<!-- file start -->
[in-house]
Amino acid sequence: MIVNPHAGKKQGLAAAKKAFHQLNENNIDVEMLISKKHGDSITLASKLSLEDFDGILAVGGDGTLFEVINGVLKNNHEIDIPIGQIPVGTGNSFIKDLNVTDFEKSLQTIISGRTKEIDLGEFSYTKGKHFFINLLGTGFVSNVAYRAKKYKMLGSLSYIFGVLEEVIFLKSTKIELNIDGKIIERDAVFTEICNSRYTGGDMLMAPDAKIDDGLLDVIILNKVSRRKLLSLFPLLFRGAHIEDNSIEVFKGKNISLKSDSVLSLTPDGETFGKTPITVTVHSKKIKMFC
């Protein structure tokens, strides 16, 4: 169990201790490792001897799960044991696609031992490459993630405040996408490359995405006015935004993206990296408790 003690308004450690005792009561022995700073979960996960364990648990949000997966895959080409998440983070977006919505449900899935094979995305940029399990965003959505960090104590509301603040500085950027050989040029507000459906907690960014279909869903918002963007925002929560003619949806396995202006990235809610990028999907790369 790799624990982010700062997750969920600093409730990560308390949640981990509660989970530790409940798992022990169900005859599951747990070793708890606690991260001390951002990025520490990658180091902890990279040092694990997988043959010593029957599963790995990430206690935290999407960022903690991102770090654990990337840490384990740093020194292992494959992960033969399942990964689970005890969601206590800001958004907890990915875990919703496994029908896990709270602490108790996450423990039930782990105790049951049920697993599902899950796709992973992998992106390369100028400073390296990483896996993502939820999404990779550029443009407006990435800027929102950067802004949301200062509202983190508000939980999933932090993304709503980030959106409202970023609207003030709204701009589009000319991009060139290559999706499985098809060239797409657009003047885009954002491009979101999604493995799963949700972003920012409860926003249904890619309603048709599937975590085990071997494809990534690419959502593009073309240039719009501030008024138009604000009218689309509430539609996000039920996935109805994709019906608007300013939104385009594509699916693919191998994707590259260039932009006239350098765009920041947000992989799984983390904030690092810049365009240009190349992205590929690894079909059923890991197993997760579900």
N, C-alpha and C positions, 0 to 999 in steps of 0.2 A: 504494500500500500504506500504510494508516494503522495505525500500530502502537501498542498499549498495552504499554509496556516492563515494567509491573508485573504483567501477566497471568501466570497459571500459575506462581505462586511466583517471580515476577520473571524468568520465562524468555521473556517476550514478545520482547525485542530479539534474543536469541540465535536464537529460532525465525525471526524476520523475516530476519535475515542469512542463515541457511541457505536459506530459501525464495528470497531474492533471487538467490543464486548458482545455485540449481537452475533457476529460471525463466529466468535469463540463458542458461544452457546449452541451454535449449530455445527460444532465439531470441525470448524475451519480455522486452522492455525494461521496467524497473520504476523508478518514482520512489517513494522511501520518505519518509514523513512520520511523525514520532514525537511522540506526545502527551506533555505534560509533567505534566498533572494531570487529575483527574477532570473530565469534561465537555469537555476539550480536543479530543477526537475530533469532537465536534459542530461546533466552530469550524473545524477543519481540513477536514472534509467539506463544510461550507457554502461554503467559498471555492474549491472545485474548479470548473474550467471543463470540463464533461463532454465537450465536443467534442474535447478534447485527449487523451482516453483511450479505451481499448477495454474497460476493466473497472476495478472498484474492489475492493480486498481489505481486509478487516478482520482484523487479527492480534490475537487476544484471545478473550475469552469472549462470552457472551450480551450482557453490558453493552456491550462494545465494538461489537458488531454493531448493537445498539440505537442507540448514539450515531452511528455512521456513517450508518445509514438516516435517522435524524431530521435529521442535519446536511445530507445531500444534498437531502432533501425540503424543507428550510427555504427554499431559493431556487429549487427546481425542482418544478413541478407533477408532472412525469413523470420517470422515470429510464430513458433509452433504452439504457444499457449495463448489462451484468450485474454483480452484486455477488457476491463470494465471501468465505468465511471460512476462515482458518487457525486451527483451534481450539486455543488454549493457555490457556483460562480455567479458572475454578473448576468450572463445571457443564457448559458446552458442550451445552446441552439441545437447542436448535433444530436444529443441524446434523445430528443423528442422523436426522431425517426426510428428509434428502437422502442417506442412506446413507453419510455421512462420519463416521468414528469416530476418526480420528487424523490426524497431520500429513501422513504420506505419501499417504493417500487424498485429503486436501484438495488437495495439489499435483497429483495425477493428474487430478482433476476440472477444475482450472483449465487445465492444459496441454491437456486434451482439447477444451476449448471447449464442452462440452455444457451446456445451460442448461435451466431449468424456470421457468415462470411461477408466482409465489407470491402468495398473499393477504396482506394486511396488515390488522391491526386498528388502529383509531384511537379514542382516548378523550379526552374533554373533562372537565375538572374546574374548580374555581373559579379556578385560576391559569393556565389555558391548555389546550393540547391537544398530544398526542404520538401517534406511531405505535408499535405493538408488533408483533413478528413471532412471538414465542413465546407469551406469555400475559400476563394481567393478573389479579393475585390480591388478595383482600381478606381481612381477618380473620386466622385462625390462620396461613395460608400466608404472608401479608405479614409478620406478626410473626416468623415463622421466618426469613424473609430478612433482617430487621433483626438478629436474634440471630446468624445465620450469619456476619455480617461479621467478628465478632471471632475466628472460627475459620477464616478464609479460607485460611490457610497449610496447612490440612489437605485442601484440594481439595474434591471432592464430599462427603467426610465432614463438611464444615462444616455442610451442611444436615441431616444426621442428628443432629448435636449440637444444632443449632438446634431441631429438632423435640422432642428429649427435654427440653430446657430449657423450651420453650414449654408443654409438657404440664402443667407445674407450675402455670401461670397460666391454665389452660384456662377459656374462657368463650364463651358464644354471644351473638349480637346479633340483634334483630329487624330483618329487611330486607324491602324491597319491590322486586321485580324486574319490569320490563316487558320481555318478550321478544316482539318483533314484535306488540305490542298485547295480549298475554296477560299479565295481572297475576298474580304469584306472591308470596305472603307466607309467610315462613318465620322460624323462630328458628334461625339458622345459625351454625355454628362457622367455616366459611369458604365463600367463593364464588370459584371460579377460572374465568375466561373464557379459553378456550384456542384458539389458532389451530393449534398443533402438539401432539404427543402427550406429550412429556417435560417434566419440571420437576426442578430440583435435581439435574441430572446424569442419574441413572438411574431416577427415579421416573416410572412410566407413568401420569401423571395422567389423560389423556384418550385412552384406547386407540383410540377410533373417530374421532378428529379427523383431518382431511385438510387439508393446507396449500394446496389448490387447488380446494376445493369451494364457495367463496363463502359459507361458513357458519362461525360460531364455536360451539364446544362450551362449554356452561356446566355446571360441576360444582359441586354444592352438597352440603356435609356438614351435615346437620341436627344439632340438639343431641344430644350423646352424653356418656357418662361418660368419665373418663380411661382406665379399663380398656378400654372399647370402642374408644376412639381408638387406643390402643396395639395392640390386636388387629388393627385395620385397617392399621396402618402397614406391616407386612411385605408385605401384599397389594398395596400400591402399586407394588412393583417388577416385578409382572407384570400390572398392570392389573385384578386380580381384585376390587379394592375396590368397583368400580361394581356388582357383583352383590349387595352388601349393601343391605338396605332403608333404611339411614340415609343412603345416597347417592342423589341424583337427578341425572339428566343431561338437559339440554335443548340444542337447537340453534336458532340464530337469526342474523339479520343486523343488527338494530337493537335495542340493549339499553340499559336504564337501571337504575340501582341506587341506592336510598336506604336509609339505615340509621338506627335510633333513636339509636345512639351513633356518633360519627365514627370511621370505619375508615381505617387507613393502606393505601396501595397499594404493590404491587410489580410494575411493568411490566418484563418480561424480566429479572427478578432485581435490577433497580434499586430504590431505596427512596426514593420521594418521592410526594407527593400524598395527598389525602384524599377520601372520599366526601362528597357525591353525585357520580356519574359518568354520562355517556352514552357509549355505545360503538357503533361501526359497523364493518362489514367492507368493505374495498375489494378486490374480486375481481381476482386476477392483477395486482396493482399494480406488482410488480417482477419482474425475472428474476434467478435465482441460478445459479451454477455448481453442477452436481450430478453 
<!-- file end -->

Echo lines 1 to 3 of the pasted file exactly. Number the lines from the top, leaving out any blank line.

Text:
[in-house]
Amino acid sequence: MIVNPHAGKKQGLAAAKKAFHQLNENNIDVEMLISKKHGDSITLASKLSLEDFDGILAVGGDGTLFEVINGVLKNNHEIDIPIGQIPVGTGNSFIKDLNVTDFEKSLQTIISGRTKEIDLGEFSYTKGKHFFINLLGTGFVSNVAYRAKKYKMLGSLSYIFGVLEEVIFLKSTKIELNIDGKIIERDAVFTEICNSRYTGGDMLMAPDAKIDDGLLDVIILNKVSRRKLLSLFPLLFRGAHIEDNSIEVFKGKNISLKSDSVLSLTPDGETFGKTPITVTVHSKKIKMFC
């Protein structure tokens, strides 16, 4: 169990201790490792001897799960044991696609031992490459993630405040996408490359995405006015935004993206990296408790 003690308004450690005792009561022995700073979960996960364990648990949000997966895959080409998440983070977006919505449900899935094979995305940029399990965003959505960090104590509301603040500085950027050989040029507000459906907690960014279909869903918002963007925002929560003619949806396995202006990235809610990028999907790369 790799624990982010700062997750969920600093409730990560308390949640981990509660989970530790409940798992022990169900005859599951747990070793708890606690991260001390951002990025520490990658180091902890990279040092694990997988043959010593029957599963790995990430206690935290999407960022903690991102770090654990990337840490384990740093020194292992494959992960033969399942990964689970005890969601206590800001958004907890990915875990919703496994029908896990709270602490108790996450423990039930782990105790049951049920697993599902899950796709992973992998992106390369100028400073390296990483896996993502939820999404990779550029443009407006990435800027929102950067802004949301200062509202983190508000939980999933932090993304709503980030959106409202970023609207003030709204701009589009000319991009060139290559999706499985098809060239797409657009003047885009954002491009979101999604493995799963949700972003920012409860926003249904890619309603048709599937975590085990071997494809990534690419959502593009073309240039719009501030008024138009604000009218689309509430539609996000039920996935109805994709019906608007300013939104385009594509699916693919191998994707590259260039932009006239350098765009920041947000992989799984983390904030690092810049365009240009190349992205590929690894079909059923890991197993997760579900």